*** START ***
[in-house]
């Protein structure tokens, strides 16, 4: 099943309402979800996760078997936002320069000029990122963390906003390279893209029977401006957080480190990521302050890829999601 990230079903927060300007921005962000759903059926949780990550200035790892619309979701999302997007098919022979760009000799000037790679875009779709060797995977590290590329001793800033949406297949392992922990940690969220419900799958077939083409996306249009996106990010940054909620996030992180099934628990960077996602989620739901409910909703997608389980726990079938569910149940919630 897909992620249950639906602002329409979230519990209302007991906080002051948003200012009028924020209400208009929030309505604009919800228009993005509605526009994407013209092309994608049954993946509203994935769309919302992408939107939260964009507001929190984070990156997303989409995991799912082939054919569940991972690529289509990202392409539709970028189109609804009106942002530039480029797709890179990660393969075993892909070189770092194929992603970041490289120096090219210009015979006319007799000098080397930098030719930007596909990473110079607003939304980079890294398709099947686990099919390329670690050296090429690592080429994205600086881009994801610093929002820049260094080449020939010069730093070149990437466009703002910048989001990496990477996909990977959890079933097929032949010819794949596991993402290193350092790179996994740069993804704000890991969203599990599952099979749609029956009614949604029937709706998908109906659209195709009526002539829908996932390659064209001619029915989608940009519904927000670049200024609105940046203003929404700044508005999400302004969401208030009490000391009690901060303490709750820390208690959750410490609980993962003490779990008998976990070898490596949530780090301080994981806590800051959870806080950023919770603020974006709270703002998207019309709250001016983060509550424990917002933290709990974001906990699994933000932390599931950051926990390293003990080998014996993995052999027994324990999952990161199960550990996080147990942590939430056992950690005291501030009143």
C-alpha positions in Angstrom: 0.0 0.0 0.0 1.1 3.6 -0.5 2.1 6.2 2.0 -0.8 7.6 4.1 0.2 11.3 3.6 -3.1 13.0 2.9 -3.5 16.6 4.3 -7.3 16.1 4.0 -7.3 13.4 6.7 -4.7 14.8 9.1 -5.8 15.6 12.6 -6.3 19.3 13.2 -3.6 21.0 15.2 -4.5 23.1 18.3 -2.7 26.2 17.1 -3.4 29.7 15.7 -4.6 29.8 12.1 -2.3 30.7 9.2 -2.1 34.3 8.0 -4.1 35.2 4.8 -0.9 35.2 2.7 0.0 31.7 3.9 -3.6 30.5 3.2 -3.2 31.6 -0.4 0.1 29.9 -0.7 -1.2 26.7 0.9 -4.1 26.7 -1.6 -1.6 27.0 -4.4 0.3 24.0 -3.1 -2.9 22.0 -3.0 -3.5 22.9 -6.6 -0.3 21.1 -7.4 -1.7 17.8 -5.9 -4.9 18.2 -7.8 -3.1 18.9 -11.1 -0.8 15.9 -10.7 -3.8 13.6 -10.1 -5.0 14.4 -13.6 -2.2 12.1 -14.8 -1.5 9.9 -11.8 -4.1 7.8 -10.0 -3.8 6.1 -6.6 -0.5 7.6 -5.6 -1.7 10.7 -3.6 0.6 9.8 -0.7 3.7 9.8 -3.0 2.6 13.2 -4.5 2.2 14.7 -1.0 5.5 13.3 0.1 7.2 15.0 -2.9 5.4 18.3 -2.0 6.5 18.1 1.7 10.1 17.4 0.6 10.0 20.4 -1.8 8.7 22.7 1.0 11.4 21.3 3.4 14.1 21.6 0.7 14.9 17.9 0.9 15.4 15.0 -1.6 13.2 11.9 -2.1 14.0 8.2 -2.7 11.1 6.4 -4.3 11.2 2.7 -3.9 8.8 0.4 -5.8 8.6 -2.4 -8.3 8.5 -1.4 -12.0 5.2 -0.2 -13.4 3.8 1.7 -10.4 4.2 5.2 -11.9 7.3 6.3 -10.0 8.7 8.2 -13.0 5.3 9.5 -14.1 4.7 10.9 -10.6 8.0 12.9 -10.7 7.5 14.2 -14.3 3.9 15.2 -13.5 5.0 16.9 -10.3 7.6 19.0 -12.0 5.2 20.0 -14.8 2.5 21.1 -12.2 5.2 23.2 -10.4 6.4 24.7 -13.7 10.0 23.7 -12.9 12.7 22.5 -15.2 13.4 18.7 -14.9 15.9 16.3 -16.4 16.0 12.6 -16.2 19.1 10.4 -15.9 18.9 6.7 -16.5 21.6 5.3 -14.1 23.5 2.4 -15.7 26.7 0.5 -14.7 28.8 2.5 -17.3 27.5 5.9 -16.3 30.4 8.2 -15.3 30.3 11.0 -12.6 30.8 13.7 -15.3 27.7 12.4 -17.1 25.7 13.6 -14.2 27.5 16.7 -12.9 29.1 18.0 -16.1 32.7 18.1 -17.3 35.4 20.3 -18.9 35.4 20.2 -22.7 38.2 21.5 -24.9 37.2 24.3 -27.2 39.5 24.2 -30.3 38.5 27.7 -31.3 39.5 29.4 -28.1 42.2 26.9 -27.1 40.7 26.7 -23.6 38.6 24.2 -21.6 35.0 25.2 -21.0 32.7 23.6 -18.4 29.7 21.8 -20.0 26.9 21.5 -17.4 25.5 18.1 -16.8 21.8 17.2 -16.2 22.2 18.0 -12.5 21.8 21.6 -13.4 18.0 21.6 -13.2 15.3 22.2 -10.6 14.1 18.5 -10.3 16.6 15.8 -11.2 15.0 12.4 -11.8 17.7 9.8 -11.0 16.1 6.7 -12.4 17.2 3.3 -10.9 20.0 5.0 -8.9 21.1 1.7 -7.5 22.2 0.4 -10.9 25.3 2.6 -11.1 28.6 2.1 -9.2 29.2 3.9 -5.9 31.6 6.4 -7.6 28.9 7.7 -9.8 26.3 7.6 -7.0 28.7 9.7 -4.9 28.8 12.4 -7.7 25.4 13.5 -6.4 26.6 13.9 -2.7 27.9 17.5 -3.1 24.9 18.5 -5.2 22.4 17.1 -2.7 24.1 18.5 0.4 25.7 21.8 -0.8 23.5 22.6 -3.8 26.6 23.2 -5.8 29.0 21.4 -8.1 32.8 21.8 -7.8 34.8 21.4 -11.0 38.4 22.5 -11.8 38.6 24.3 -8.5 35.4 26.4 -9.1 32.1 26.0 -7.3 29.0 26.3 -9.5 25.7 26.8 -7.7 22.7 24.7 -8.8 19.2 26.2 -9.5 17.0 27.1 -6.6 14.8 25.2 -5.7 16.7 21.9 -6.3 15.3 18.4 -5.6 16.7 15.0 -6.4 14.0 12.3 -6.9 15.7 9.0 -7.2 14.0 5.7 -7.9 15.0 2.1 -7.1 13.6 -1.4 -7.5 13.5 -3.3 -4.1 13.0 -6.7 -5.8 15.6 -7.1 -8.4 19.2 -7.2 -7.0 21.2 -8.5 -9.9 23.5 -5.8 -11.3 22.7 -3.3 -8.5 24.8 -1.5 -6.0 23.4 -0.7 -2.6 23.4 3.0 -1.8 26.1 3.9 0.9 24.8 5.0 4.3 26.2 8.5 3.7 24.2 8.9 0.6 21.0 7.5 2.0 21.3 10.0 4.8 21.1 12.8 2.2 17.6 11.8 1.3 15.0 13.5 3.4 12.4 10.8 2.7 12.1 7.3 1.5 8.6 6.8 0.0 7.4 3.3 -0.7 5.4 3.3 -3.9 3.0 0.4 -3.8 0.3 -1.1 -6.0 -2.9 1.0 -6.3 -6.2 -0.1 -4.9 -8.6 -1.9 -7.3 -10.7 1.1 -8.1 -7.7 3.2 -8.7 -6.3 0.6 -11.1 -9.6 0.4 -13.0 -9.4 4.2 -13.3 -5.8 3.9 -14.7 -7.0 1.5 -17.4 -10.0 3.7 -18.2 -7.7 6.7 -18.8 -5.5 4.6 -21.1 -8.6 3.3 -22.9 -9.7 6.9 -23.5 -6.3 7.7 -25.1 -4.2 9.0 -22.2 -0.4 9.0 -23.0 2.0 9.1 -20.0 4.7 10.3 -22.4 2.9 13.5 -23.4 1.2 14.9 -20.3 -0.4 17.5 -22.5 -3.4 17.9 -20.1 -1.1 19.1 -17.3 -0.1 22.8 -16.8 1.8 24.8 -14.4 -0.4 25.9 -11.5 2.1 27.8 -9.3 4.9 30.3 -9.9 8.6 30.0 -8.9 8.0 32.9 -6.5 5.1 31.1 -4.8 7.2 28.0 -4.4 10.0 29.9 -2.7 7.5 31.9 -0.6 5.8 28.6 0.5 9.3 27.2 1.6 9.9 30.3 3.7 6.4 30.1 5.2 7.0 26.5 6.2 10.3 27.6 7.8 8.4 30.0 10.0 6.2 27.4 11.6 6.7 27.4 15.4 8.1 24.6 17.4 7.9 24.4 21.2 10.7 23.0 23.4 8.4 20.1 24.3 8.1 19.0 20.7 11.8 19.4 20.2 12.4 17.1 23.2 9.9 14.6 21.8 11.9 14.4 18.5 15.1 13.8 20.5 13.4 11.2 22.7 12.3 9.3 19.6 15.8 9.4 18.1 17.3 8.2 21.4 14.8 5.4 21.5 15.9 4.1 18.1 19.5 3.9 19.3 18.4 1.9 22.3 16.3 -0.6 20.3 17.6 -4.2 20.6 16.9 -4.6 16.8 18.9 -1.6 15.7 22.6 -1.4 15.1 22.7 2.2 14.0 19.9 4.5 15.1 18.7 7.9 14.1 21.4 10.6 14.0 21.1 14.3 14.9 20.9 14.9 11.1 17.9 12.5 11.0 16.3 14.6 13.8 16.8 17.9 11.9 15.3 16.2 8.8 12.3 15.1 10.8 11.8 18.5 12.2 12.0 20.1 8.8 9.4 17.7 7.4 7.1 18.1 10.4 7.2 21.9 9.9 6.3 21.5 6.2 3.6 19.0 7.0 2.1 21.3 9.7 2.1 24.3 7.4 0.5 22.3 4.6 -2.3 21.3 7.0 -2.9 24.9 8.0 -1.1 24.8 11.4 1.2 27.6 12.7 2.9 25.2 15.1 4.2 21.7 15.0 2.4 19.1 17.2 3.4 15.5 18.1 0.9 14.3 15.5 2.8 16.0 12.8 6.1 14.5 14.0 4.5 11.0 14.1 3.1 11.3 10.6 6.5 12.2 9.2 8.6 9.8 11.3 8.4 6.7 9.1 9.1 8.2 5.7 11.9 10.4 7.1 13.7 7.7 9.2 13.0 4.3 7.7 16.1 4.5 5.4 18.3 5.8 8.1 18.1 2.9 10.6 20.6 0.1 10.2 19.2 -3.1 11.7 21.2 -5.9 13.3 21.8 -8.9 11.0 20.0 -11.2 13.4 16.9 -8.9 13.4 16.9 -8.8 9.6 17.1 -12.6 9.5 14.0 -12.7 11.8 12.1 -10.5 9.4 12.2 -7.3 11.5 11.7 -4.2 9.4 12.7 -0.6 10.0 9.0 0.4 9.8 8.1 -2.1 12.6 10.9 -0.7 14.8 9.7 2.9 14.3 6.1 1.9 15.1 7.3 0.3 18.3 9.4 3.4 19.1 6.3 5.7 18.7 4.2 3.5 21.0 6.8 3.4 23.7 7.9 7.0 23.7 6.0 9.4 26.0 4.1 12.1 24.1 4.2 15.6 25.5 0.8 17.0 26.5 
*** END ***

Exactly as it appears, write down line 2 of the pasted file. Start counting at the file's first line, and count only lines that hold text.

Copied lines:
């Protein structure tokens, strides 16, 4: 099943309402979800996760078997936002320069000029990122963390906003390279893209029977401006957080480190990521302050890829999601 990230079903927060300007921005962000759903059926949780990550200035790892619309979701999302997007098919022979760009000799000037790679875009779709060797995977590290590329001793800033949406297949392992922990940690969220419900799958077939083409996306249009996106990010940054909620996030992180099934628990960077996602989620739901409910909703997608389980726990079938569910149940919630 897909992620249950639906602002329409979230519990209302007991906080002051948003200012009028924020209400208009929030309505604009919800228009993005509605526009994407013209092309994608049954993946509203994935769309919302992408939107939260964009507001929190984070990156997303989409995991799912082939054919569940991972690529289509990202392409539709970028189109609804009106942002530039480029797709890179990660393969075993892909070189770092194929992603970041490289120096090219210009015979006319007799000098080397930098030719930007596909990473110079607003939304980079890294398709099947686990099919390329670690050296090429690592080429994205600086881009994801610093929002820049260094080449020939010069730093070149990437466009703002910048989001990496990477996909990977959890079933097929032949010819794949596991993402290193350092790179996994740069993804704000890991969203599990599952099979749609029956009614949604029937709706998908109906659209195709009526002539829908996932390659064209001619029915989608940009519904927000670049200024609105940046203003929404700044508005999400302004969401208030009490000391009690901060303490709750820390208690959750410490609980993962003490779990008998976990070898490596949530780090301080994981806590800051959870806080950023919770603020974006709270703002998207019309709250001016983060509550424990917002933290709990974001906990699994933000932390599931950051926990390293003990080998014996993995052999027994324990999952990161199960550990996080147990942590939430056992950690005291501030009143």